If you are pregnant, you have the right to an abortion up until the time the fetus becomes viable*, and the government may not place significant** restrictions on your ability to do so.1U.S. Constitution, 14th amendment (due process clause); Roe v Wade (1973); Planned Parenthood v Casey (1992)
*A fetus is legally considered viable when it is able to survive outside the womb, although this may require artificial aid; usually this means in the third trimester (or after 6 months).
**Just how significantly a particular law restricts the right to an abortion is one of the main issues people argue over, and various courts have differing views on this. For example, if a law requires a woman to wait 24 hours before having the procedure, is this a significant restriction on her right to an abortion? Currently, the answer is no, it’s not a significant restriction.2Planned Parenthood v Casey (1992)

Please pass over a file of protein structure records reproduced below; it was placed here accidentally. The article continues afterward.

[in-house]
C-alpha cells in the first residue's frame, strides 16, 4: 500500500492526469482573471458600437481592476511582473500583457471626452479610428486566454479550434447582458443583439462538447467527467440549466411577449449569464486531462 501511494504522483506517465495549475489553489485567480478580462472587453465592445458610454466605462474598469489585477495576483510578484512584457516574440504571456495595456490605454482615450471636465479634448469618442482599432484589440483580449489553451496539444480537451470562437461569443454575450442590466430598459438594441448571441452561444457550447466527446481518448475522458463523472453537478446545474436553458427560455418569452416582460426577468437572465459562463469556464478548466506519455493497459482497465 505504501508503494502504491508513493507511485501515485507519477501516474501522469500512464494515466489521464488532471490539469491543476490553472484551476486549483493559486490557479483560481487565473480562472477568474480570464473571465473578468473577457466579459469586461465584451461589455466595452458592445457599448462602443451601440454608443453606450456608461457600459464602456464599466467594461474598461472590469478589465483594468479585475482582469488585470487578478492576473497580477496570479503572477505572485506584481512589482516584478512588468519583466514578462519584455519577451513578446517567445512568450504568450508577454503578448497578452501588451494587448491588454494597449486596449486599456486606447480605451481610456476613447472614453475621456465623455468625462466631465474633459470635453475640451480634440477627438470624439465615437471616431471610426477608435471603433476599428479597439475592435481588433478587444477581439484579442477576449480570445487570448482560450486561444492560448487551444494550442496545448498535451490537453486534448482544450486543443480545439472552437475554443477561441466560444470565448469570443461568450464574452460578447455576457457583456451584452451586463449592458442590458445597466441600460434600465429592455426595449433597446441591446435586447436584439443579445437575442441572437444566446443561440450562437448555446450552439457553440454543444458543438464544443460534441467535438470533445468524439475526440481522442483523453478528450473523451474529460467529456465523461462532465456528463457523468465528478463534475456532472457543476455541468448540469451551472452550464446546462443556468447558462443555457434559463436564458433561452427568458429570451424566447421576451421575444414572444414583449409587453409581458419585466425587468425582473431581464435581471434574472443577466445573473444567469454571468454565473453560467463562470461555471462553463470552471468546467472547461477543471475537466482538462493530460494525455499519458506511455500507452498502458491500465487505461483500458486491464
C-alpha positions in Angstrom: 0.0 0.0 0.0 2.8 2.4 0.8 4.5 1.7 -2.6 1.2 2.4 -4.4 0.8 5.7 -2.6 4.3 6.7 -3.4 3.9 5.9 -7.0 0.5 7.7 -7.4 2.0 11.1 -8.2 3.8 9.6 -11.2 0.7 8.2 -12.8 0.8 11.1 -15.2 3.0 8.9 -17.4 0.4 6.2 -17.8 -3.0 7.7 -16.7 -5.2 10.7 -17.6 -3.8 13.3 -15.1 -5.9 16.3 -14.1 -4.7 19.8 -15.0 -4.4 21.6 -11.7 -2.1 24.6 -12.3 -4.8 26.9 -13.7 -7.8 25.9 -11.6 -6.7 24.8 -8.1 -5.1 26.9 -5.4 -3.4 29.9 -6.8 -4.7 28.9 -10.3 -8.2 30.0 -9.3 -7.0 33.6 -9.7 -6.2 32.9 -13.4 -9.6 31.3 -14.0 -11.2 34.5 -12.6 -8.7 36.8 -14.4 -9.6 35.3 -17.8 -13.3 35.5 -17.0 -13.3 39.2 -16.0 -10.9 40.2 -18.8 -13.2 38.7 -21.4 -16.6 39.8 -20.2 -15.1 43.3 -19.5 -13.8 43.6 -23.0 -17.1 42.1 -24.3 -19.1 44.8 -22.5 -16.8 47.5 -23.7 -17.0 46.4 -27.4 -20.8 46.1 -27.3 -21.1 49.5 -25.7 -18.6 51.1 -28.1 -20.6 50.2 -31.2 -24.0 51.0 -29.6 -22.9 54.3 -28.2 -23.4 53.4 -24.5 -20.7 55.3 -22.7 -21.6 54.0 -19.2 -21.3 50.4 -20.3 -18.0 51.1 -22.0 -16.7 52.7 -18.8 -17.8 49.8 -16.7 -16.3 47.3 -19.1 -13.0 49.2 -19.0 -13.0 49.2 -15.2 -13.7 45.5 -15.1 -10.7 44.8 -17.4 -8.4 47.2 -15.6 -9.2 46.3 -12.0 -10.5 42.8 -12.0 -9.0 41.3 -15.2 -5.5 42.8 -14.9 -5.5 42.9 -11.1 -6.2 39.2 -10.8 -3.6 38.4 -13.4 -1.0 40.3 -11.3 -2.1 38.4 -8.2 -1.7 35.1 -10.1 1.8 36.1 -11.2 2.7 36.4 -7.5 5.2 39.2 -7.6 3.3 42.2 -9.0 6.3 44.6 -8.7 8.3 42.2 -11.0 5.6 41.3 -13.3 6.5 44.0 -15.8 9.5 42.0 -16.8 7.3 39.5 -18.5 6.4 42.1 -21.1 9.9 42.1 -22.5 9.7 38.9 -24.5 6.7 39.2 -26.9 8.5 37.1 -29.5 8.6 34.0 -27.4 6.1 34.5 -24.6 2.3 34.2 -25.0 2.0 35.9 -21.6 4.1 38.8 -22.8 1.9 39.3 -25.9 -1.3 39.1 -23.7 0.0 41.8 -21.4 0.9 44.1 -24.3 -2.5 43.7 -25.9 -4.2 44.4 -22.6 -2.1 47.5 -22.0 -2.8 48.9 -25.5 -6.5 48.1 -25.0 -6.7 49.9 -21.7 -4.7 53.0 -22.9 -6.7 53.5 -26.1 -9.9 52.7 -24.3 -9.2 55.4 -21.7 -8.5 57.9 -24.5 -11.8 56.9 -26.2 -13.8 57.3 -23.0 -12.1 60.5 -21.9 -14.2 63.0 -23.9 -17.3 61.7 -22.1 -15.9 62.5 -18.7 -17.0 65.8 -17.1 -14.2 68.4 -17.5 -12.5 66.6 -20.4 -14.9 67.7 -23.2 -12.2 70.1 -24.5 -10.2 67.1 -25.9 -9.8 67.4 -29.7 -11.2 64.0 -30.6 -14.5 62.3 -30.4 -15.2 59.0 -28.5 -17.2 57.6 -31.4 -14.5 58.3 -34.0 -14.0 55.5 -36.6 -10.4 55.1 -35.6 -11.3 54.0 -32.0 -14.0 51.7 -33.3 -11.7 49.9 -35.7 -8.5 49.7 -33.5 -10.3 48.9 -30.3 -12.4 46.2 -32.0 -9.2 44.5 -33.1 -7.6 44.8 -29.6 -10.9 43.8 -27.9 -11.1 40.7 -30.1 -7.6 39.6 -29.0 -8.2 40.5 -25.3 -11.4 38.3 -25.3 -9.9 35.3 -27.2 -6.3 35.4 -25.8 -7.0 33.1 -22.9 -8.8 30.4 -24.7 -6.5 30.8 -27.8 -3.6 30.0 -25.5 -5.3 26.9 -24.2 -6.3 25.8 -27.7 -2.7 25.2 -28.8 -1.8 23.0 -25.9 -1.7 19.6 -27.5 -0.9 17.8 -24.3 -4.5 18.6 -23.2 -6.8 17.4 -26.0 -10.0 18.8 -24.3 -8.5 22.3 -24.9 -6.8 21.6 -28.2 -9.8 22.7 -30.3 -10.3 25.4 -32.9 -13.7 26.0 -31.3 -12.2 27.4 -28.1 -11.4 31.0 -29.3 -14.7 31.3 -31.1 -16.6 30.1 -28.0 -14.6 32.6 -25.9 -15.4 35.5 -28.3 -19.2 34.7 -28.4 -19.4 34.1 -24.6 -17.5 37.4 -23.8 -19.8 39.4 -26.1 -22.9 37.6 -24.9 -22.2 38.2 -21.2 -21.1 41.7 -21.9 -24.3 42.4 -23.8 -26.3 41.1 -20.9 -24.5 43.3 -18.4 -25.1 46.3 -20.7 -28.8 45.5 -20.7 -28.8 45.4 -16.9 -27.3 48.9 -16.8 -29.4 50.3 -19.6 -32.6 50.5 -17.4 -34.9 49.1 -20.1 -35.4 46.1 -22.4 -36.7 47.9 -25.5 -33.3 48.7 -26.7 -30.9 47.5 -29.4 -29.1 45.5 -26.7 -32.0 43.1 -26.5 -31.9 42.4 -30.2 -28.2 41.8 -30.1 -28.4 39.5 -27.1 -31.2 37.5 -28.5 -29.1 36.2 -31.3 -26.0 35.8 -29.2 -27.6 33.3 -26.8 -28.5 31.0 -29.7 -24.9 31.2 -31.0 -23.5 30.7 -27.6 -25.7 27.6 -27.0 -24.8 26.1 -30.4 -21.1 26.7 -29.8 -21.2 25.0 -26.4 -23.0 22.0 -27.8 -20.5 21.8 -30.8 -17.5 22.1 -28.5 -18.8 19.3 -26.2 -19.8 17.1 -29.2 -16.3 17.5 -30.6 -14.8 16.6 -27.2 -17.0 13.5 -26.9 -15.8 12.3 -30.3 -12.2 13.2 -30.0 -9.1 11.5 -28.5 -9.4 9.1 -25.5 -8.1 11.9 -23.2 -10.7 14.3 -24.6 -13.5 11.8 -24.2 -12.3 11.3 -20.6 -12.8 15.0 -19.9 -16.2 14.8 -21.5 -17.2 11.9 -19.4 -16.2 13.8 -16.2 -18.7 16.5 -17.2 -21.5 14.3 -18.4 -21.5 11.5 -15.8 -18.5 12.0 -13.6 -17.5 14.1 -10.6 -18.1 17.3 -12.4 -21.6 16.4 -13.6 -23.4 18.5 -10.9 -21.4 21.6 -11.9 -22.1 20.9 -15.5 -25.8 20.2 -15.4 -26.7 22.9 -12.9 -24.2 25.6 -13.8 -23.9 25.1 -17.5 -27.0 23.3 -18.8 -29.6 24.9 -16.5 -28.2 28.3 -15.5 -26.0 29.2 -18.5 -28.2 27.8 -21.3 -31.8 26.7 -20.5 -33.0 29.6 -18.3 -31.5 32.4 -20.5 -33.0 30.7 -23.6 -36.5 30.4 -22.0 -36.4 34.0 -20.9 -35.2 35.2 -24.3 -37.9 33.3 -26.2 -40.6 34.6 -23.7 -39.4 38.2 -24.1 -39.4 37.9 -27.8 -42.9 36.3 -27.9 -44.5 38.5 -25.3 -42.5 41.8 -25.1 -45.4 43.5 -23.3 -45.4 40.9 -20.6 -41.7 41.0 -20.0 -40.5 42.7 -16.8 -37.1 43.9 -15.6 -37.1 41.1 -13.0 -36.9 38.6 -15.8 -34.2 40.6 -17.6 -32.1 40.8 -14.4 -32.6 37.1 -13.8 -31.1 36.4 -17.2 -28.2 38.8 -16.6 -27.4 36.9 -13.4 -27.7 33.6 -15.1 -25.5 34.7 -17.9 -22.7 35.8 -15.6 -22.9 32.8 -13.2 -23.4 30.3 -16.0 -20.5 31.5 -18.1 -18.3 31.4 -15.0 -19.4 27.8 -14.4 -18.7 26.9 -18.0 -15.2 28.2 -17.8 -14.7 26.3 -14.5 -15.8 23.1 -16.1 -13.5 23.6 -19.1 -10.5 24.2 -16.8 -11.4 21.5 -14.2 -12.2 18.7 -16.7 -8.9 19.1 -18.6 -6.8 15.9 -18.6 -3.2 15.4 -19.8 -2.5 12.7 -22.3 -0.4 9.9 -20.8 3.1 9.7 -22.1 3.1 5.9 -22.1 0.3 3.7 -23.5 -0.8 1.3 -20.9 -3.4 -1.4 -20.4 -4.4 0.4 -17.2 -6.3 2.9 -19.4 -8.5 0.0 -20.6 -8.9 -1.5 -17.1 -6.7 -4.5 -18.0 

Specific abortion laws vary widely by state. See your state’s abortion laws via the Guttmacher Institute.
Health insurance must generally cover contraceptives for women, although employers with religious objections are exempt.
The government may not ban the use of contraceptives.3Griswold v CT
References [ + ]
|1.||↑||U.S. Constitution, 14th amendment (due process clause); Roe v Wade (1973); Planned Parenthood v Casey (1992)|
|2.||↑||Planned Parenthood v Casey (1992)|
|3.||↑||Griswold v CT|